What To Do When The Accident Victim Is Incapacitated

Posted on: 29 September 2017


Sometimes a severe truck accident will leave victims with incapacitating injuries, such as brain damage, that makes it impossible for them to launch and manage personal injury lawsuits against the liable parties. While it's still possible for these people to obtain compensation for their injuries, their cases must be handled in a special way. If you're a friend or family member of the injured person, here's what needs to be done to protect your loved one's right to sue:

Obtain Supporting Medical and Psychological Reports

The first thing the court will do when it learns the plaintiff(s) in the lawsuit is incapacitated is require whoever is bringing the claim on the person's behalf to prove the individual's state of mind. The ease with which you can accomplish this will depend on the victim's injuries.

For instance, it'll be easy to get a doctor to sign a note confirming your loved one is in a coma or vegetative state. However, you would need to have a mental health professional evaluate your loved one if he or she is incapacitated by a mental disorder, such as depression, schizophrenia, or dementia, which may require him or her to undergo several types of tests over a period of weeks or months.

It's important to get the paperwork as soon as possible because the court will use this information to determine whether to appoint a guardian for the plaintiff who can litigate the personal injury case in his or her stead. Additionally, states typically limit how long you have to file a lawsuit after the incident occurs—which can be as short as one year in some areas—so you need to act fast to get all the paperwork submitted on time.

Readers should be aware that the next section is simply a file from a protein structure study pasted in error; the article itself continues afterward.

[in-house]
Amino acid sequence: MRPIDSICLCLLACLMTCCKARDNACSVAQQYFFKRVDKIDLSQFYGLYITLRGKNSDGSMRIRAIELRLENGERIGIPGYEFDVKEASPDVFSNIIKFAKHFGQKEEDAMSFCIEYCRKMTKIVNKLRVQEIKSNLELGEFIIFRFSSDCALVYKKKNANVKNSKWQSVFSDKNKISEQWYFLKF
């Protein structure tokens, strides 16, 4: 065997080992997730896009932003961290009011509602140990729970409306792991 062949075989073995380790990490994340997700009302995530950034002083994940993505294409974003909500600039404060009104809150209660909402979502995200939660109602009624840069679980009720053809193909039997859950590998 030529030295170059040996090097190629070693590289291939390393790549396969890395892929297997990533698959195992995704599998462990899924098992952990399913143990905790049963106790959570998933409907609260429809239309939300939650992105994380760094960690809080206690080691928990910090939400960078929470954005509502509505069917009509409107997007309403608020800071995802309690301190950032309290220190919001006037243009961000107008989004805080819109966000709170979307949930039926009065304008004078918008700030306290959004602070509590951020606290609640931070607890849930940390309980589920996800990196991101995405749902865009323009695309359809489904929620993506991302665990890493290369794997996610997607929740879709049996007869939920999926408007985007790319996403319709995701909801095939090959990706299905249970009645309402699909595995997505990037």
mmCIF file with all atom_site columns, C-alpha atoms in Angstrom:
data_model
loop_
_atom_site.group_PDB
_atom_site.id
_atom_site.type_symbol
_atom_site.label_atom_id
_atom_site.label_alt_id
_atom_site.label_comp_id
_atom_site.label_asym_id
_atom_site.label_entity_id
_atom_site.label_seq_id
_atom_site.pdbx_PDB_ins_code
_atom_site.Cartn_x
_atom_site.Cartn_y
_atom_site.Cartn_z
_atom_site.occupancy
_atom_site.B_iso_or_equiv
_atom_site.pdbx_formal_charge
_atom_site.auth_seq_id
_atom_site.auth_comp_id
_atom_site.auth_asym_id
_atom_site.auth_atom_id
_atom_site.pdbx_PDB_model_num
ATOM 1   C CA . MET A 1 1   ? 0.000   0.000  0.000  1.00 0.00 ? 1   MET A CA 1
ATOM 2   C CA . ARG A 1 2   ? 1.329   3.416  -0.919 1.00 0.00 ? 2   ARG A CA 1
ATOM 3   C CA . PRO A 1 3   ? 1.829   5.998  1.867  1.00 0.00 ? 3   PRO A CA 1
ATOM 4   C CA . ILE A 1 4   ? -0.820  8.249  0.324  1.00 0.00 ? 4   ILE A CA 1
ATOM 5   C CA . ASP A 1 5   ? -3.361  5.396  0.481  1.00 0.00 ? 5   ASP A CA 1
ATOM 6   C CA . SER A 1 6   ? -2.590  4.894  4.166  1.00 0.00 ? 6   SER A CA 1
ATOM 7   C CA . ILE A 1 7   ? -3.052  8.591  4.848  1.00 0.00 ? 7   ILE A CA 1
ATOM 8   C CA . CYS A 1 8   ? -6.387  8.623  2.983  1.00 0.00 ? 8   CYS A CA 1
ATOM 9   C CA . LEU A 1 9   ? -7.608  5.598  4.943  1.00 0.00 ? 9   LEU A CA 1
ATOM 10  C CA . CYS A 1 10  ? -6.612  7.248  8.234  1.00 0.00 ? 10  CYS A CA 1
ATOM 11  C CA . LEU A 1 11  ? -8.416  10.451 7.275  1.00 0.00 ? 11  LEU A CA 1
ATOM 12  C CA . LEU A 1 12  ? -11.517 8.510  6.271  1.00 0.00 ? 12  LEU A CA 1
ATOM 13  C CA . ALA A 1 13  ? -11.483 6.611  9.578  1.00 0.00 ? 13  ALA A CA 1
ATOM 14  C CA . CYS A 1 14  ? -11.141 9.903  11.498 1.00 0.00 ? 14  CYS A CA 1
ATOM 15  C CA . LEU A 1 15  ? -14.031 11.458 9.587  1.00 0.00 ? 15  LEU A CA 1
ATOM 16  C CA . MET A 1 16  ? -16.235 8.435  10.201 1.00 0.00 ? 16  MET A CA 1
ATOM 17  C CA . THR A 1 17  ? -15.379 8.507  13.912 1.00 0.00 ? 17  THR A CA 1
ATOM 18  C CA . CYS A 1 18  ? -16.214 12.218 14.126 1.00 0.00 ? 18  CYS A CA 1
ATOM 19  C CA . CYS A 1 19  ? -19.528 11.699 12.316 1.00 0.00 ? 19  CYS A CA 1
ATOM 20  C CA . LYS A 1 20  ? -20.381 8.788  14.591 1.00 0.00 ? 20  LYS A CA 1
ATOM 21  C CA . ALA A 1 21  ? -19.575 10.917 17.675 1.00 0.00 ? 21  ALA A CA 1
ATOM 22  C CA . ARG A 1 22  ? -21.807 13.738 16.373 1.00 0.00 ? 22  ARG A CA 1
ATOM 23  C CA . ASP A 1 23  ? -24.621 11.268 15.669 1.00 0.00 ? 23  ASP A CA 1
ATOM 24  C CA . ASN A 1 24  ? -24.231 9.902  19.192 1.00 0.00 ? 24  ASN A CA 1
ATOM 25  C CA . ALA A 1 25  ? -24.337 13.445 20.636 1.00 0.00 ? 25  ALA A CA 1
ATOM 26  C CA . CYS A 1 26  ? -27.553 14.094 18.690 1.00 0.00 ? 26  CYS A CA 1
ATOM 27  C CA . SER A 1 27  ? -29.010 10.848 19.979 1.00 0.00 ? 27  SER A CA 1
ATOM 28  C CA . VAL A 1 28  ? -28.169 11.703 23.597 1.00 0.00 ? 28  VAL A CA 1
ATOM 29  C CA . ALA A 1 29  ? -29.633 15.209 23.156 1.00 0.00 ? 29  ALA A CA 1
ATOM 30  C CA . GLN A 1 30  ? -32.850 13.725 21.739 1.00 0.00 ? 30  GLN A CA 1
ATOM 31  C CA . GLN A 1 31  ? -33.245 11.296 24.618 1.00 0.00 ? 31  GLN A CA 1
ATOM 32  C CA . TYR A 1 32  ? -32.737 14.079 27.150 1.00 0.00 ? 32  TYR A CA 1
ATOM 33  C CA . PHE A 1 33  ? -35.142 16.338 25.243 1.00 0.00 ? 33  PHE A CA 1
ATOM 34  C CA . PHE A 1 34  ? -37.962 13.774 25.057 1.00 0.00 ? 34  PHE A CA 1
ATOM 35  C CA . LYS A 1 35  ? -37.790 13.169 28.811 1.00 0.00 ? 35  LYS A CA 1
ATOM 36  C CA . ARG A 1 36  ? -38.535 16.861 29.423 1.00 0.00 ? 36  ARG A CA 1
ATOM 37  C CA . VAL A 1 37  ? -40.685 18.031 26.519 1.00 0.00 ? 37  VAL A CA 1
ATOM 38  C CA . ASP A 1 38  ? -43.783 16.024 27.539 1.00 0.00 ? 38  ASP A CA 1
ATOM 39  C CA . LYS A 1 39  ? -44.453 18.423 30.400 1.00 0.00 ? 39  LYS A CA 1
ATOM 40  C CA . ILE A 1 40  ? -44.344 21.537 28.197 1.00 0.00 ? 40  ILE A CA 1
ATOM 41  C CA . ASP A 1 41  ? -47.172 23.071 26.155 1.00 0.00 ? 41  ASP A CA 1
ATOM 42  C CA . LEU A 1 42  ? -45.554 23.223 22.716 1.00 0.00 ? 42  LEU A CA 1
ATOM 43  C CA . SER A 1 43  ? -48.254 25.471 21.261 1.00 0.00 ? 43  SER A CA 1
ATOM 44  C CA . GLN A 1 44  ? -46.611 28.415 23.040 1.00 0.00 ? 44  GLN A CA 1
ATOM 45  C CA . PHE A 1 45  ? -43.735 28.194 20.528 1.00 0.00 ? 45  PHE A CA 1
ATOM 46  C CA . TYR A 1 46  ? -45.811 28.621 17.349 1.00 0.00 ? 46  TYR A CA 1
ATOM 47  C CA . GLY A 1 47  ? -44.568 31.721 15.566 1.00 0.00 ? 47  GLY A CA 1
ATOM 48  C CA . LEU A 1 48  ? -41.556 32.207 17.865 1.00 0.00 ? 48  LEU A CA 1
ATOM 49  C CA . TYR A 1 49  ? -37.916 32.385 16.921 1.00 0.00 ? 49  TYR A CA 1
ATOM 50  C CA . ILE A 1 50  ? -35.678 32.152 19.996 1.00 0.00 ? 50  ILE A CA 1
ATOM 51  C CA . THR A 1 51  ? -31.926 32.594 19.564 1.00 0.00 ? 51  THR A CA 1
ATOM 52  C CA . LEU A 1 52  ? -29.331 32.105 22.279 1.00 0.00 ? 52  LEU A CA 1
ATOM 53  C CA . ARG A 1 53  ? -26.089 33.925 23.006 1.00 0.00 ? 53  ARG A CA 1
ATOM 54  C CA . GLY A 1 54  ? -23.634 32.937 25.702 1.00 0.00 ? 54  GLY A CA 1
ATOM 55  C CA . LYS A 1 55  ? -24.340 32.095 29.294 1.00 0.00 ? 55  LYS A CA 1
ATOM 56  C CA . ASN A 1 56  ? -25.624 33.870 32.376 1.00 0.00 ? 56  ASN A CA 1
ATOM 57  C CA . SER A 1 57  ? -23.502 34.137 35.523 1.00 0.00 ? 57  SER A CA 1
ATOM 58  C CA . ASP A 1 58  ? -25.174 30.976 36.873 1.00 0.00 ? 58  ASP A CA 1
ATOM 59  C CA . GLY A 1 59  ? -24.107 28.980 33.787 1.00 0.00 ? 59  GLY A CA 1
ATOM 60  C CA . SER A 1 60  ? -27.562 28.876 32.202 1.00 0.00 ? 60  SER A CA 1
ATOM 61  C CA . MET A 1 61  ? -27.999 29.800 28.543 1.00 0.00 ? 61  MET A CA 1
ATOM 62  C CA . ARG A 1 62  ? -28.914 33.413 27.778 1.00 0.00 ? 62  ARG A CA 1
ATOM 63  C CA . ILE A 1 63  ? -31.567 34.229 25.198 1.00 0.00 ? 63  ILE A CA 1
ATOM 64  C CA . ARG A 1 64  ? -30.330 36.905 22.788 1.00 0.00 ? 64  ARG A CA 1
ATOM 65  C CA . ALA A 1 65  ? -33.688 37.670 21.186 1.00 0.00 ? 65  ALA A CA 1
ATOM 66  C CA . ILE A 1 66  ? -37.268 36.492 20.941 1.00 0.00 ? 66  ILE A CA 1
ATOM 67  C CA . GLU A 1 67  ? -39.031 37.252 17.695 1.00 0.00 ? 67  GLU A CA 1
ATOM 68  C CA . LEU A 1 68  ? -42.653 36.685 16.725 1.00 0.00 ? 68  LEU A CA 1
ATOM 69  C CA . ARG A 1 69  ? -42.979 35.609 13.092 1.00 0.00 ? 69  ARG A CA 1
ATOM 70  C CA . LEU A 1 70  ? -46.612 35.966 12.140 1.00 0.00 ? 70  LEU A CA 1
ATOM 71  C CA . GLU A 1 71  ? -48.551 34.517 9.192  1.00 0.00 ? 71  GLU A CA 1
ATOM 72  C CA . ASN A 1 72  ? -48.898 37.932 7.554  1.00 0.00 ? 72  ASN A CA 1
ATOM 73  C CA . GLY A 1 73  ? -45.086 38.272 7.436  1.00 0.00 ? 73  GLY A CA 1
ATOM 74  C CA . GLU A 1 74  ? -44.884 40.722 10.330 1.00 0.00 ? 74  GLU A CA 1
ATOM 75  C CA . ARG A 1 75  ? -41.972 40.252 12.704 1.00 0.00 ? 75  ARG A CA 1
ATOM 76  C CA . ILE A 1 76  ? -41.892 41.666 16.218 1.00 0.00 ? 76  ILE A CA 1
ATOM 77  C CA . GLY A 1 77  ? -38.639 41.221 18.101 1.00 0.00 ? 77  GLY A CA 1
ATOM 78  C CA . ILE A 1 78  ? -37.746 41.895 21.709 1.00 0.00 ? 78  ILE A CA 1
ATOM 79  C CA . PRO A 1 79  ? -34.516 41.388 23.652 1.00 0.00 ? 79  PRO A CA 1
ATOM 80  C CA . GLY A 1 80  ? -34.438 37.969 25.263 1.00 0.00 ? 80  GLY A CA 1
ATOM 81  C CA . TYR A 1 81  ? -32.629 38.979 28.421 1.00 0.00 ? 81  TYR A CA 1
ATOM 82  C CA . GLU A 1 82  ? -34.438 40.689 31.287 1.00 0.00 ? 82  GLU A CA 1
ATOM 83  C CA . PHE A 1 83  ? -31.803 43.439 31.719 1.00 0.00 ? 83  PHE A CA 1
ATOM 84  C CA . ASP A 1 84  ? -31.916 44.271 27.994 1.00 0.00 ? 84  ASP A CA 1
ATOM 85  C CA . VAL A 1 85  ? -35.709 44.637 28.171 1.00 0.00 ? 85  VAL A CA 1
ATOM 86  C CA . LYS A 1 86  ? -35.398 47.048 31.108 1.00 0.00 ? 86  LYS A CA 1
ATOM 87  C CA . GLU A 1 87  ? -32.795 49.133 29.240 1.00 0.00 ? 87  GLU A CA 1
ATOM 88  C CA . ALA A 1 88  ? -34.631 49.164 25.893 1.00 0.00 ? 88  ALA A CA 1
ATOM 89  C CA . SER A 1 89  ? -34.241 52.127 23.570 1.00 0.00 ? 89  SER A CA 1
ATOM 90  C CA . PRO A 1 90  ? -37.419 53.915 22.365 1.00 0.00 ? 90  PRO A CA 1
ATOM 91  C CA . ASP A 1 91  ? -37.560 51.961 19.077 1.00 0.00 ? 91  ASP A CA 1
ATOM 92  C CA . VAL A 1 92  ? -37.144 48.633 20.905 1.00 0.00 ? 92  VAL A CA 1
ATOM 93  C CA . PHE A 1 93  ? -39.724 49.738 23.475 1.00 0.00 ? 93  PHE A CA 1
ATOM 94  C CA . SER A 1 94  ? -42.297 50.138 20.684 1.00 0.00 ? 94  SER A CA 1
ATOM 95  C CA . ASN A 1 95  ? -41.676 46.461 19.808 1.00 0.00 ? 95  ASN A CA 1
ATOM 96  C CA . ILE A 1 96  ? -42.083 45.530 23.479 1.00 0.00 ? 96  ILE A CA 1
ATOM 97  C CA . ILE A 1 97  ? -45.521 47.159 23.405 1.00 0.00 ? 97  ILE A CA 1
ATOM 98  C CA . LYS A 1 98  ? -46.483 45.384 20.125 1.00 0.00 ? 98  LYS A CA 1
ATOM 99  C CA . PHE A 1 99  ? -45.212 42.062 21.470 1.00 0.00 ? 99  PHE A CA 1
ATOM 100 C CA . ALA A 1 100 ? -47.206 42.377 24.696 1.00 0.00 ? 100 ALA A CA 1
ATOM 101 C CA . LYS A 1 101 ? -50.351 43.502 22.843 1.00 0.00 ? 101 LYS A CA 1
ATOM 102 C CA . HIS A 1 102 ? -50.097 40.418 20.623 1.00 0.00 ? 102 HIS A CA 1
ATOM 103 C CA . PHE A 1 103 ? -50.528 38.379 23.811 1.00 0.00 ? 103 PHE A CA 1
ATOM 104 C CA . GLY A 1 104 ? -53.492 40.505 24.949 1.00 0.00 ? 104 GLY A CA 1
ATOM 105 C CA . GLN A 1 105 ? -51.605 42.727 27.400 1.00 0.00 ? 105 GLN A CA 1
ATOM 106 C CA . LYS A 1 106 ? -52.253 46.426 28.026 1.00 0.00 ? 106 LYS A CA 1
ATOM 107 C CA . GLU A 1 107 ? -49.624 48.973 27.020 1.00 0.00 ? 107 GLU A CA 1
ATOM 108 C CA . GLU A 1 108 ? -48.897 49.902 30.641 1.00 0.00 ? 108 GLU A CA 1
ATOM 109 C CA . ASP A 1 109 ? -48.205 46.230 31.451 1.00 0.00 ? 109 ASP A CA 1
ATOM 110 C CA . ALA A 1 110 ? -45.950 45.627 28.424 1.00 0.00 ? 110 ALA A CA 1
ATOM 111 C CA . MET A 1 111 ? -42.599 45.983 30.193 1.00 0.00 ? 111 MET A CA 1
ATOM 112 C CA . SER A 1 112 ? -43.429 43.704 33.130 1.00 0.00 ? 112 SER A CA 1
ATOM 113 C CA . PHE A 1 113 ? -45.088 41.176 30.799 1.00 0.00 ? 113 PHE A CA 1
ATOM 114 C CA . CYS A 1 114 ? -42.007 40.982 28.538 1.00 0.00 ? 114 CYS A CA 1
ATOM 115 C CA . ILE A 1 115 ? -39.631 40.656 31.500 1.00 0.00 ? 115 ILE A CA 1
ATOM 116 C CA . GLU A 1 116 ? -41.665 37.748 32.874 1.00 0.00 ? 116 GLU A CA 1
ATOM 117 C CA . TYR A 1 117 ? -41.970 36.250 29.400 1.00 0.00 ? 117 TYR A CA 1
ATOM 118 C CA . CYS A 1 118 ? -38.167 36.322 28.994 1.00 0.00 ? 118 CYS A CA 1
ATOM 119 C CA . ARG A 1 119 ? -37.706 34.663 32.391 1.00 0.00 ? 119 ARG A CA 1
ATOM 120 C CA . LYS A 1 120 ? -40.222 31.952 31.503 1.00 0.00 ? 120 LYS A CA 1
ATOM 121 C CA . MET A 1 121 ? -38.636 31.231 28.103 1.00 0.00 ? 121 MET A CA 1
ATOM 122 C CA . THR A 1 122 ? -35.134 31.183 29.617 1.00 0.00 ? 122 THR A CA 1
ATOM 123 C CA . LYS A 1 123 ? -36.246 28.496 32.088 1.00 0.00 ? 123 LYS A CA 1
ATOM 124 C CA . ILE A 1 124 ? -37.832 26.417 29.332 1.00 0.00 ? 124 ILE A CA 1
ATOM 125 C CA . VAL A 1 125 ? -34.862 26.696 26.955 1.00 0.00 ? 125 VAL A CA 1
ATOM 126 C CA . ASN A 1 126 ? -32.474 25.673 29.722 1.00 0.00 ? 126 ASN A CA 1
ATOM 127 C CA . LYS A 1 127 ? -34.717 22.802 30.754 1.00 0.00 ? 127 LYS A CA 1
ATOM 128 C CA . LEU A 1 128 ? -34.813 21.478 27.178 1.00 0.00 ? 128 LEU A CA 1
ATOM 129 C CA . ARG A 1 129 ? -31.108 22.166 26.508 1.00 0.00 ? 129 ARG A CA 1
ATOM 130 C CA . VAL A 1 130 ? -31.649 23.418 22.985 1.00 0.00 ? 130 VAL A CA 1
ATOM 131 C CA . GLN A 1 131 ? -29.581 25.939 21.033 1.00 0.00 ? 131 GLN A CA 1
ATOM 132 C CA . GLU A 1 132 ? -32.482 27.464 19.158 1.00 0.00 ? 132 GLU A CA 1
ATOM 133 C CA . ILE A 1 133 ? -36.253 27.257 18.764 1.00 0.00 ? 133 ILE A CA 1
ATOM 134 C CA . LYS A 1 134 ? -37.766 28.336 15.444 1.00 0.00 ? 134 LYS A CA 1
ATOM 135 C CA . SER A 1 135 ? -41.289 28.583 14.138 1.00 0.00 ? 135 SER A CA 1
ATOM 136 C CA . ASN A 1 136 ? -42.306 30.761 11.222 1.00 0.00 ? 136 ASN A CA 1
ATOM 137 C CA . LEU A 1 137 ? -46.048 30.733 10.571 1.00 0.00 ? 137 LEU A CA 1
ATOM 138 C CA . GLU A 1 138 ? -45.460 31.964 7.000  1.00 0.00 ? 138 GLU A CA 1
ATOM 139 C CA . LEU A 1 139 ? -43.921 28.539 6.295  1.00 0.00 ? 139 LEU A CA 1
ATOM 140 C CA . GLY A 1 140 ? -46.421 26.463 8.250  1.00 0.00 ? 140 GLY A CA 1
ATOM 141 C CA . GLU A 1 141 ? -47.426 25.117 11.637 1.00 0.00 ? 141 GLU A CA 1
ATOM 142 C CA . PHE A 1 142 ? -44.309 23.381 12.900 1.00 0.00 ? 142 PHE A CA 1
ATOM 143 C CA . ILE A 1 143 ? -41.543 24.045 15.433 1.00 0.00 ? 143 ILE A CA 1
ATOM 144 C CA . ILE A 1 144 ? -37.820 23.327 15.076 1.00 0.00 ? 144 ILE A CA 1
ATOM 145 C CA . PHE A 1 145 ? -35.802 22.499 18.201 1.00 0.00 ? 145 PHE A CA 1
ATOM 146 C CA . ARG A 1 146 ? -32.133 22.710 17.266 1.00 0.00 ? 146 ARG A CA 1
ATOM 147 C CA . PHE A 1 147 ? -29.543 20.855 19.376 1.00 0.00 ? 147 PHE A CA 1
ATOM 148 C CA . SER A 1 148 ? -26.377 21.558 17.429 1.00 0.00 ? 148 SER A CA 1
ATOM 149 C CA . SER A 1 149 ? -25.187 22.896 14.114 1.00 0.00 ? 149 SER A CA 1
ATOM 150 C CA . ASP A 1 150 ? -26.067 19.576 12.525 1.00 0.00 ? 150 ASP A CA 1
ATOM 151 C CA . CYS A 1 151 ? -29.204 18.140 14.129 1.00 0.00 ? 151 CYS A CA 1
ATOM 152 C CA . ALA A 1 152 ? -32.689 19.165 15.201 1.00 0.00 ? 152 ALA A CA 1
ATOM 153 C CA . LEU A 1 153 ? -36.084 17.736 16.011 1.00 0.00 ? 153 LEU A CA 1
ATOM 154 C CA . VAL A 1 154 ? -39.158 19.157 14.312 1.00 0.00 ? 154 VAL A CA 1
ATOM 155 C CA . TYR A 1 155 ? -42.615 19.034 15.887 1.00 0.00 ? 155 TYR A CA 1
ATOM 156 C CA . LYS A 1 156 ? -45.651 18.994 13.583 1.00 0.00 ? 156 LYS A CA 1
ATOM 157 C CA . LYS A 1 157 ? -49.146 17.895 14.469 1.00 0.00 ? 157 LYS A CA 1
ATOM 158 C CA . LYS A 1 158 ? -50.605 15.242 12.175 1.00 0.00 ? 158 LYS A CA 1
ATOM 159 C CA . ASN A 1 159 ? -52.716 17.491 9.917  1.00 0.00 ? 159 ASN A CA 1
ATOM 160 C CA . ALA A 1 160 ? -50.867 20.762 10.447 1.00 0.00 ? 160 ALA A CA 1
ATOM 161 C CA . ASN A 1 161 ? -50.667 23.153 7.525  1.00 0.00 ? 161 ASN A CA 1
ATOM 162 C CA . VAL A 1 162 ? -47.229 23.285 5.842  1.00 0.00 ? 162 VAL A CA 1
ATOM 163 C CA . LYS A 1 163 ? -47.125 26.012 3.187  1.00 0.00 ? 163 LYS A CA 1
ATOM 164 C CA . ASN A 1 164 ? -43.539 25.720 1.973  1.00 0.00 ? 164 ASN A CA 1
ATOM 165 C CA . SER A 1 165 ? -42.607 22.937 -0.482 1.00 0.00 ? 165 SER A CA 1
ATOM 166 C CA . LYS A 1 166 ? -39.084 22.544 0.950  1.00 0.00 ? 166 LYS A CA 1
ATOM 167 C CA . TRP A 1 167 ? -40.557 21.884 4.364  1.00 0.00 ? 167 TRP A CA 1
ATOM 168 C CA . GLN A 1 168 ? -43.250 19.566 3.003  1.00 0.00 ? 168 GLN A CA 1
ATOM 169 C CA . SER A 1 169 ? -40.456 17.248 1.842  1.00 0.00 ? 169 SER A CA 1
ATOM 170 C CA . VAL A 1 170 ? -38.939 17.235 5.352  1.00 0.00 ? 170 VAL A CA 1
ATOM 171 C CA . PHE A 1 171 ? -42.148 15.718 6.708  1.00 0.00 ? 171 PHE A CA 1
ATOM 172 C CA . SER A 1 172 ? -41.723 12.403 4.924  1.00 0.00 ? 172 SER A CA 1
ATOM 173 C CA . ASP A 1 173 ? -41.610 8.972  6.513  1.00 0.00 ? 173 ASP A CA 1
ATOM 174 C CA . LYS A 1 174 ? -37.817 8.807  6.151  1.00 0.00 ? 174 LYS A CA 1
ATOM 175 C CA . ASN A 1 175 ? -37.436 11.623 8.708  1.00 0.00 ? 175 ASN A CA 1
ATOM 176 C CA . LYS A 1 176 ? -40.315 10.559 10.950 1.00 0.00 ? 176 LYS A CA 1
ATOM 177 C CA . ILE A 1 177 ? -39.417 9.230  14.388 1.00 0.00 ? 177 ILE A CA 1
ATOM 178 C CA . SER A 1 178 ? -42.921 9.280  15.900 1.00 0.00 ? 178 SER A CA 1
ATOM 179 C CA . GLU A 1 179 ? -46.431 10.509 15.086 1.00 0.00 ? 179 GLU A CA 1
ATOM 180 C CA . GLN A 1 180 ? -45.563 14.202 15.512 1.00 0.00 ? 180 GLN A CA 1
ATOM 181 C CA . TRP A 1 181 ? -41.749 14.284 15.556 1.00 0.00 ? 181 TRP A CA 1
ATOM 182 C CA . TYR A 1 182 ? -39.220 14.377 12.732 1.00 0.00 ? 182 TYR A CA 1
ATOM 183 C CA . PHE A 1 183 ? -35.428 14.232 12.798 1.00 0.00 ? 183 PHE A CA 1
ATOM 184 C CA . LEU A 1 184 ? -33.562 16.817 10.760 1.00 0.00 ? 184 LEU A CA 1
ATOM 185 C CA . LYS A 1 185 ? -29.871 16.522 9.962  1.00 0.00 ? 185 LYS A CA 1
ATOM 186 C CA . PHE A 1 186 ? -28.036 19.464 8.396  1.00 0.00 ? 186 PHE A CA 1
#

Have a Guardian Appointed ASAP

The second thing you need to do is petition the court to become your loved one's guardian if that's possible in your state. Some states will appoint someone associated with the courts, particularly if the victim is underage or doesn't have any family. In most states, though, anyone can serve in this role as long as they meet the state's requirements for guardianship.

For example, some states require the guardian to be related to the victim by blood or marriage. In others, anyone who is capable of helping the victim with his or her legal and medical affairs can petition the court to fulfill the role. It's best to consult with an attorney to learn the specific requirements for your state and get the ball rolling on this process as soon as possible.

If you need help managing a lawsuit for someone who is incapacitated, contact a truck accident lawyer for advice and assistance.